Though research numbers vary, many workforce planning pundits estimate that there are 300 – 500 applicants for every position filled. The job market is fiercely competitive. You know that. The internet is mostly to blame. It is just too easy to submit resumes in response to job postings on the big job boards. Sadly, many applicants do not meet the job requirements and qualifications spelled out in the job posting but it is just so easy to click that “submit” button. The rule of thumb – meet at least 80% of the qualifications before you apply. That’s step 1. Step 2 is: Stand out!
So what must you do to stand out? If you have visited your local bookstore or amazon.com recently and reviewed the management/leadership section, you may have noticed lots of business titles on “branding”.
Now, make the mental leap of associating yourself as a brand. This may be a new concept for you but, as a job seeker, you will be more successful if adopting a marketing strategy to sell your talents and strengths.
Your job search is about more than skills and experience – it’s brand.
Let’s say you are a territory sales manager and pursuing a promotional position as Regional Vice Continue reading
Show ’em your Career Smarts……emotional intelligence that is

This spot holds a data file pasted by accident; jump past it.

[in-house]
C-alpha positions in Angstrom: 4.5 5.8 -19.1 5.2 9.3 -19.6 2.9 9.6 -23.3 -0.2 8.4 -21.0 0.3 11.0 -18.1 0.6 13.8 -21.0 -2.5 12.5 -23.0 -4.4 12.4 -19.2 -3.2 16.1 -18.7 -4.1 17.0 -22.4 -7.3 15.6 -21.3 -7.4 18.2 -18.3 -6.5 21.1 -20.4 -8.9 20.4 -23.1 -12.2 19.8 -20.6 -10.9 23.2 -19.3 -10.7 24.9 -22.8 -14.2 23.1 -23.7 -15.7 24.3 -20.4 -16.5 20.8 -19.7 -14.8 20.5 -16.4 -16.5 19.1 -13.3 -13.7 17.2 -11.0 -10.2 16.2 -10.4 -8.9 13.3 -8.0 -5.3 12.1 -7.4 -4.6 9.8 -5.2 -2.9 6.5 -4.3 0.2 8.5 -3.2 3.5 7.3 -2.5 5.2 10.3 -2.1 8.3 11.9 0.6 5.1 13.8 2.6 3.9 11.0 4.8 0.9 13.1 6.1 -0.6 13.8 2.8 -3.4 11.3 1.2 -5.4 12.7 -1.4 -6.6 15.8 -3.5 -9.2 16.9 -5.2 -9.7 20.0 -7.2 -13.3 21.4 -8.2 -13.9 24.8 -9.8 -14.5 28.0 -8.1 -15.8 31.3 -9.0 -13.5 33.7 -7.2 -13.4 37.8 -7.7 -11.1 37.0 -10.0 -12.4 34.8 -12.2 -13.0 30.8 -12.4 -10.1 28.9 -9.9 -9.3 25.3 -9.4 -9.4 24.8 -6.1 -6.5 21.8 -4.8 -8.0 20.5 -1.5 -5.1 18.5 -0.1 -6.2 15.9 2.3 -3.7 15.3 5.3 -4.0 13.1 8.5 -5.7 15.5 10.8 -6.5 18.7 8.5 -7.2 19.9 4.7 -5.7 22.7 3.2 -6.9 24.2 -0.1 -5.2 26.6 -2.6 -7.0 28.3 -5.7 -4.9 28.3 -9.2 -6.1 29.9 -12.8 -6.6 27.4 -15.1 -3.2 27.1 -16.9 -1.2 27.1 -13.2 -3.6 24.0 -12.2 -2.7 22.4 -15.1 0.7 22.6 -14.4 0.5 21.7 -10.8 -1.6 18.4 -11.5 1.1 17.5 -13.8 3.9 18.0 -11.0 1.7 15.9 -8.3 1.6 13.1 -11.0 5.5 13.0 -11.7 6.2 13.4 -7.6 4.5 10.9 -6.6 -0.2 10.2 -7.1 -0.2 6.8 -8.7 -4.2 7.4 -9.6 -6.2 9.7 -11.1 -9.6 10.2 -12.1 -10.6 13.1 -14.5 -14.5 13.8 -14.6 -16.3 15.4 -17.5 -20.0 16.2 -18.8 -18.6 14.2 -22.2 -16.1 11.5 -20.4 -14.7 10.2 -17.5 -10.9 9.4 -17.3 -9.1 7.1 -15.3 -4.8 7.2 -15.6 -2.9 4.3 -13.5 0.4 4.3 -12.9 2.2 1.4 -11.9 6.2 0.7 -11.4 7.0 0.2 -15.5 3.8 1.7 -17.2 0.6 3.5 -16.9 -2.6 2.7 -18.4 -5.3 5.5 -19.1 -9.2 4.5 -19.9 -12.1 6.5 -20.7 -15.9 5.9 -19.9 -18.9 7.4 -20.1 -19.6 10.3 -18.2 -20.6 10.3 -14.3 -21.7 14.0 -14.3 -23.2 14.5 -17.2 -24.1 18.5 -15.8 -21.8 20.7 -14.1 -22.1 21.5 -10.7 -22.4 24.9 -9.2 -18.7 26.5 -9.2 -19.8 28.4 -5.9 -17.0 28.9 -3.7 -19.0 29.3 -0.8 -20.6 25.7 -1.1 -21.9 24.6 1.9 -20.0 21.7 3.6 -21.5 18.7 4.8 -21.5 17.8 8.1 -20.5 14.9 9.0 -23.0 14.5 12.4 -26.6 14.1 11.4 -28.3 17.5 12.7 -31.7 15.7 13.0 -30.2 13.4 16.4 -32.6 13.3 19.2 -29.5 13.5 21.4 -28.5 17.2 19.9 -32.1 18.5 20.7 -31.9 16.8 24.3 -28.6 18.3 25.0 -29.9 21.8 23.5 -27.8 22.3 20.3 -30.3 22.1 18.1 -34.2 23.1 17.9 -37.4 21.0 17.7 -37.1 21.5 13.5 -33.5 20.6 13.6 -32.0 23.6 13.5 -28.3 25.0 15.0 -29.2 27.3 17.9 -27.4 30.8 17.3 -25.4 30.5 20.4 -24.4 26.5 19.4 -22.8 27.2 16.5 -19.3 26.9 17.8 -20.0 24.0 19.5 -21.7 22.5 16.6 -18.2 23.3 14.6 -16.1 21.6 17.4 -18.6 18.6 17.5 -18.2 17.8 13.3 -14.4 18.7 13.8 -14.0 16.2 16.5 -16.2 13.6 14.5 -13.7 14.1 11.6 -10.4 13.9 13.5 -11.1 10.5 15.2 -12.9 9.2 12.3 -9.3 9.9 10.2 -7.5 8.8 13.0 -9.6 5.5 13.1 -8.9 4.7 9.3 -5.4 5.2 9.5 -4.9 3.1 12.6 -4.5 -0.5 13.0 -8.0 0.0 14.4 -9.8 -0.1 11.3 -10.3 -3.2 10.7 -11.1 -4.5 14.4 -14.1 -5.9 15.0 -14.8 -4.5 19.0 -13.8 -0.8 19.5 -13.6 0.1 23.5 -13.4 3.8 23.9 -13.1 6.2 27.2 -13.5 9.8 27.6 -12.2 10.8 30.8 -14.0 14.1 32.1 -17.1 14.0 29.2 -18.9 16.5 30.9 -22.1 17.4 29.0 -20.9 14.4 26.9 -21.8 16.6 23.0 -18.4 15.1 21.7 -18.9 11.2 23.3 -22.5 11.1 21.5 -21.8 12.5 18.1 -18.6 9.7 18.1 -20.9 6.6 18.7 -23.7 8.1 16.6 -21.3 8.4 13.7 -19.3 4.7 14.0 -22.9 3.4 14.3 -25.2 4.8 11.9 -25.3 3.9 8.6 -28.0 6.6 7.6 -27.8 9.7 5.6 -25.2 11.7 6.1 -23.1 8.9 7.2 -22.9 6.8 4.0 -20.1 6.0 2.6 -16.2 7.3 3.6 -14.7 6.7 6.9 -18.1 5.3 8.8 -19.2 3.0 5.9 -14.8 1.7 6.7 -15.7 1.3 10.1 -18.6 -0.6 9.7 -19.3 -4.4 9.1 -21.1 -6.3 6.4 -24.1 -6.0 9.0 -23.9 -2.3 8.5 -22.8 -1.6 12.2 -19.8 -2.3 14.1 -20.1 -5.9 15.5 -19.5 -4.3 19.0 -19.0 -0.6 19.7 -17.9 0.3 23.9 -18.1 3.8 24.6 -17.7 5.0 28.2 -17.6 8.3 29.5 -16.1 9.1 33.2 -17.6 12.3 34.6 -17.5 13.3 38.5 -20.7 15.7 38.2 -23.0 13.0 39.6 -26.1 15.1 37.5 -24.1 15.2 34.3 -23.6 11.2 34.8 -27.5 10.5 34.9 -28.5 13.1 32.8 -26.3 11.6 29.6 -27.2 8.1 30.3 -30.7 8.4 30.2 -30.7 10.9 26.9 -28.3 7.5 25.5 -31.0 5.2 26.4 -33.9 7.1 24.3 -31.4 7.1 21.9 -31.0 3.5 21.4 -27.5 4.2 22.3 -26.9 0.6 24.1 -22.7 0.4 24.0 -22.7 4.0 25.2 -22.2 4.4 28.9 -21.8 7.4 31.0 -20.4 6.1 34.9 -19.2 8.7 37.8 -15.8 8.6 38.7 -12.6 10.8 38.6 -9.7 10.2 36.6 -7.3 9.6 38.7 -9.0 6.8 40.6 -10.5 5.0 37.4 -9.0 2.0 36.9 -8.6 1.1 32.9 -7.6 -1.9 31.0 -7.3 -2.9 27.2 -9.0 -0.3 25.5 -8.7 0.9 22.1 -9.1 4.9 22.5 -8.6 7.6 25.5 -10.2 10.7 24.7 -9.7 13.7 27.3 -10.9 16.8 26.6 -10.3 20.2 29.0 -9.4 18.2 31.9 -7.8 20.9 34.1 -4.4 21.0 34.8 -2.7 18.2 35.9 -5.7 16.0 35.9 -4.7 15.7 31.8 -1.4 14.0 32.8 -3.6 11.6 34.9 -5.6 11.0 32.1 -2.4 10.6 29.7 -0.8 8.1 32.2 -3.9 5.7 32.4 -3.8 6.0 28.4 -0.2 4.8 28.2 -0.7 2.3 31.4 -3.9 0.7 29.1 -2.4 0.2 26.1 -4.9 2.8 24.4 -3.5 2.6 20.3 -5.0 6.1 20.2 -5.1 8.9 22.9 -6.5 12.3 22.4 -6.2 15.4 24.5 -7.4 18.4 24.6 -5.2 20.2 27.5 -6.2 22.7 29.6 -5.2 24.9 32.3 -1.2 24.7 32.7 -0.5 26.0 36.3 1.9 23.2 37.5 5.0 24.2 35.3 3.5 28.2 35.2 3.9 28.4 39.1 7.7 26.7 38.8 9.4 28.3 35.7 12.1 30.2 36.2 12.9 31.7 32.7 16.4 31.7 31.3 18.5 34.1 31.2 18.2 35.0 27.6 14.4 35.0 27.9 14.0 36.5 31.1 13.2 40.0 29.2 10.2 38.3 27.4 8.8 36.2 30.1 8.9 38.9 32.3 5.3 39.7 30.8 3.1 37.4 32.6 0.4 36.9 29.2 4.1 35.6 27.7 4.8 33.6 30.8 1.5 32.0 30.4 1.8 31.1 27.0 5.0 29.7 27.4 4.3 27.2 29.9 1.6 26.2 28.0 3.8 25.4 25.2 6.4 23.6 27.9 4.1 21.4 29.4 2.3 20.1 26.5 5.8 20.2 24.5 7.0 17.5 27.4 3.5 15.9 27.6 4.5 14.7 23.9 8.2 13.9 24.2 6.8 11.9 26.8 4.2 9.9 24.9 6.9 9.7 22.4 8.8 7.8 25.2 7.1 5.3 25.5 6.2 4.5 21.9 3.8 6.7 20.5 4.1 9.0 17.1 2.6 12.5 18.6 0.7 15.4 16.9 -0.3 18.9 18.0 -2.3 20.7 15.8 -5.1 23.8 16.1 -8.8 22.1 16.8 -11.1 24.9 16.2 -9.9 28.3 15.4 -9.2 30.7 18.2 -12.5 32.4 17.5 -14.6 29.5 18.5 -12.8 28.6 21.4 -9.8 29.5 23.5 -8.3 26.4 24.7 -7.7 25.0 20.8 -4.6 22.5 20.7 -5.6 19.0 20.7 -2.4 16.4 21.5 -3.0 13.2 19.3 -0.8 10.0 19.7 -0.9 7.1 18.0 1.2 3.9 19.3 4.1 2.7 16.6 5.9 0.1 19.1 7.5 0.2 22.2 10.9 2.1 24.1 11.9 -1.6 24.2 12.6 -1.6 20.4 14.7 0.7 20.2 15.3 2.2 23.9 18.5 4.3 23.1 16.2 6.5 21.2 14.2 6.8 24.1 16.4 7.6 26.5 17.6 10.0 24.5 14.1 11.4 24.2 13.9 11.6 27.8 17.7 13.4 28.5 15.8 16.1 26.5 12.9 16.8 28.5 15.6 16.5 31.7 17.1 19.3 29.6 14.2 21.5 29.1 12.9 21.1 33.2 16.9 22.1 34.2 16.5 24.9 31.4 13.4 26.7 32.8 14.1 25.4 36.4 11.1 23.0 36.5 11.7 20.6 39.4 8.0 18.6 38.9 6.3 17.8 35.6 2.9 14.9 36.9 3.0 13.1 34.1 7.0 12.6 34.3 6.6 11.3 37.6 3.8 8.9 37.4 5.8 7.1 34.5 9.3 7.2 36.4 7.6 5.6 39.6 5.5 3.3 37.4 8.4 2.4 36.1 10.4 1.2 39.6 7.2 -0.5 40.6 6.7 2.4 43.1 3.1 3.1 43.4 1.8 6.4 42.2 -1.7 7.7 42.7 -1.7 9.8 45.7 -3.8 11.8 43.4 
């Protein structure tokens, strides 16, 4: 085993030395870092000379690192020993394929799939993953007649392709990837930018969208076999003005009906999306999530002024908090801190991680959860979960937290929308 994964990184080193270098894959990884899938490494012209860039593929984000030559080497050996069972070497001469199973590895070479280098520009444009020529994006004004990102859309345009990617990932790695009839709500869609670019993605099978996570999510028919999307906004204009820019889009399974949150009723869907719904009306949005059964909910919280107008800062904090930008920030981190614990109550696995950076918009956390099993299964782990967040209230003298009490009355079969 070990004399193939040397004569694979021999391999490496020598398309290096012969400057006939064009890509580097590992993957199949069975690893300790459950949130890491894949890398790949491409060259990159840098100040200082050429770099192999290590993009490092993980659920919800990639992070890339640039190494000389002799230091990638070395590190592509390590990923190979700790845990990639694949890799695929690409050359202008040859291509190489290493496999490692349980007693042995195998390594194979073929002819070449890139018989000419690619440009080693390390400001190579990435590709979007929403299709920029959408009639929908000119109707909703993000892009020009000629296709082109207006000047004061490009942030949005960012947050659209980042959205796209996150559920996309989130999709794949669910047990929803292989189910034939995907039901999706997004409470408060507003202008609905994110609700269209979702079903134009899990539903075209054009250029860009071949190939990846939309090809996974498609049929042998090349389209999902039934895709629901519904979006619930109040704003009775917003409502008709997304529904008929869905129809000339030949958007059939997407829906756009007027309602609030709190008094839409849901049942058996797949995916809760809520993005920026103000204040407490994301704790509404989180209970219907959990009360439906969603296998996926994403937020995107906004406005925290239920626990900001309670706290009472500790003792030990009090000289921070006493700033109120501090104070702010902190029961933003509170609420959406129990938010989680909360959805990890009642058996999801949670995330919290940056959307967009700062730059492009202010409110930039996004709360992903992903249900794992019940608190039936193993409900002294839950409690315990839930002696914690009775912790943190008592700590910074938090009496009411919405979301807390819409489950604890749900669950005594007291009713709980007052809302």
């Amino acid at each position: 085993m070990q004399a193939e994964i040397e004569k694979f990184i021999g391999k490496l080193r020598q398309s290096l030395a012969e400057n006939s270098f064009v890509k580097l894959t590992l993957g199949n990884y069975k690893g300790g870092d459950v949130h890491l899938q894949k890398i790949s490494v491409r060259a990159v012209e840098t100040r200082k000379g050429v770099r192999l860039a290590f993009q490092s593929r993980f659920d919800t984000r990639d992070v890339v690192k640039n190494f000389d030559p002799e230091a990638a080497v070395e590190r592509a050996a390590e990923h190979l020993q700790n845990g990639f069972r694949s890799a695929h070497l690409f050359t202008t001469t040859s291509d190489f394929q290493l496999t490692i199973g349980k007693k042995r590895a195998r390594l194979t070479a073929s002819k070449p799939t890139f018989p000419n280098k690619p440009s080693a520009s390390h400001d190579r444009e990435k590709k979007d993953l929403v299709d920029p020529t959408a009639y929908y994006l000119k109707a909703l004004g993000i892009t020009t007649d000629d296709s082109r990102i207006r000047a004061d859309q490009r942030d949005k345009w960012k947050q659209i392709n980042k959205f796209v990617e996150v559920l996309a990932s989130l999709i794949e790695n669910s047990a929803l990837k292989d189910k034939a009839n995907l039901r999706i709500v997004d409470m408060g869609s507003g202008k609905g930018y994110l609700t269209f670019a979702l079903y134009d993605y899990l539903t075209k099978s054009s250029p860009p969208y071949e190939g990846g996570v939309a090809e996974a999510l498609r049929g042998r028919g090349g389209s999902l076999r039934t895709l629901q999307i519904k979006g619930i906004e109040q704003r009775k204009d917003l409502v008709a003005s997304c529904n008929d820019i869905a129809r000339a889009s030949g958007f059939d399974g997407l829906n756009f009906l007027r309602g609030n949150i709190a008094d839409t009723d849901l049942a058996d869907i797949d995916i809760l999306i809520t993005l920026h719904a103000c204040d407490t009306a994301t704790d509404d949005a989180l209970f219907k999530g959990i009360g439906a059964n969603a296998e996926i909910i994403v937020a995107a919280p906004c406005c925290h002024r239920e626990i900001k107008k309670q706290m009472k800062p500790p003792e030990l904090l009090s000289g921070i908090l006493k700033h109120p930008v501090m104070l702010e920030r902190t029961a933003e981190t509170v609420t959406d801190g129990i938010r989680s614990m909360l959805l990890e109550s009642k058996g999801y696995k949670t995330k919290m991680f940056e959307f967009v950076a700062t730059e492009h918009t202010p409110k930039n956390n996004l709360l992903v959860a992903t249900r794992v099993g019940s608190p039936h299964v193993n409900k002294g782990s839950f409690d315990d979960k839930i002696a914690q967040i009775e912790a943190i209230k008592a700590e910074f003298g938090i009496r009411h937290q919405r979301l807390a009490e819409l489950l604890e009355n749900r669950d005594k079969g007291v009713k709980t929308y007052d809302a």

Show ’em your Emotional Intelligence
Unless you are alone and counting beans in a cave, the ability to understand yourself and others, communicate and influence others are all critical skills and abilities of career success. With increased emphasis on collaboration and diversity, EI is becoming even more important and companies are hiring with those attributes in mind.
What is EI?
EI is generally defined as a person’s ability to understand and manage his/her own thoughts and emotions as well having insight into others and responding in such a way to influence outcomes. Generally speaking, the higher levels of EI you have, the more easily you can sell your ideas to others, resolve conflict, inspire and lead teams in complex and ever changing work environments.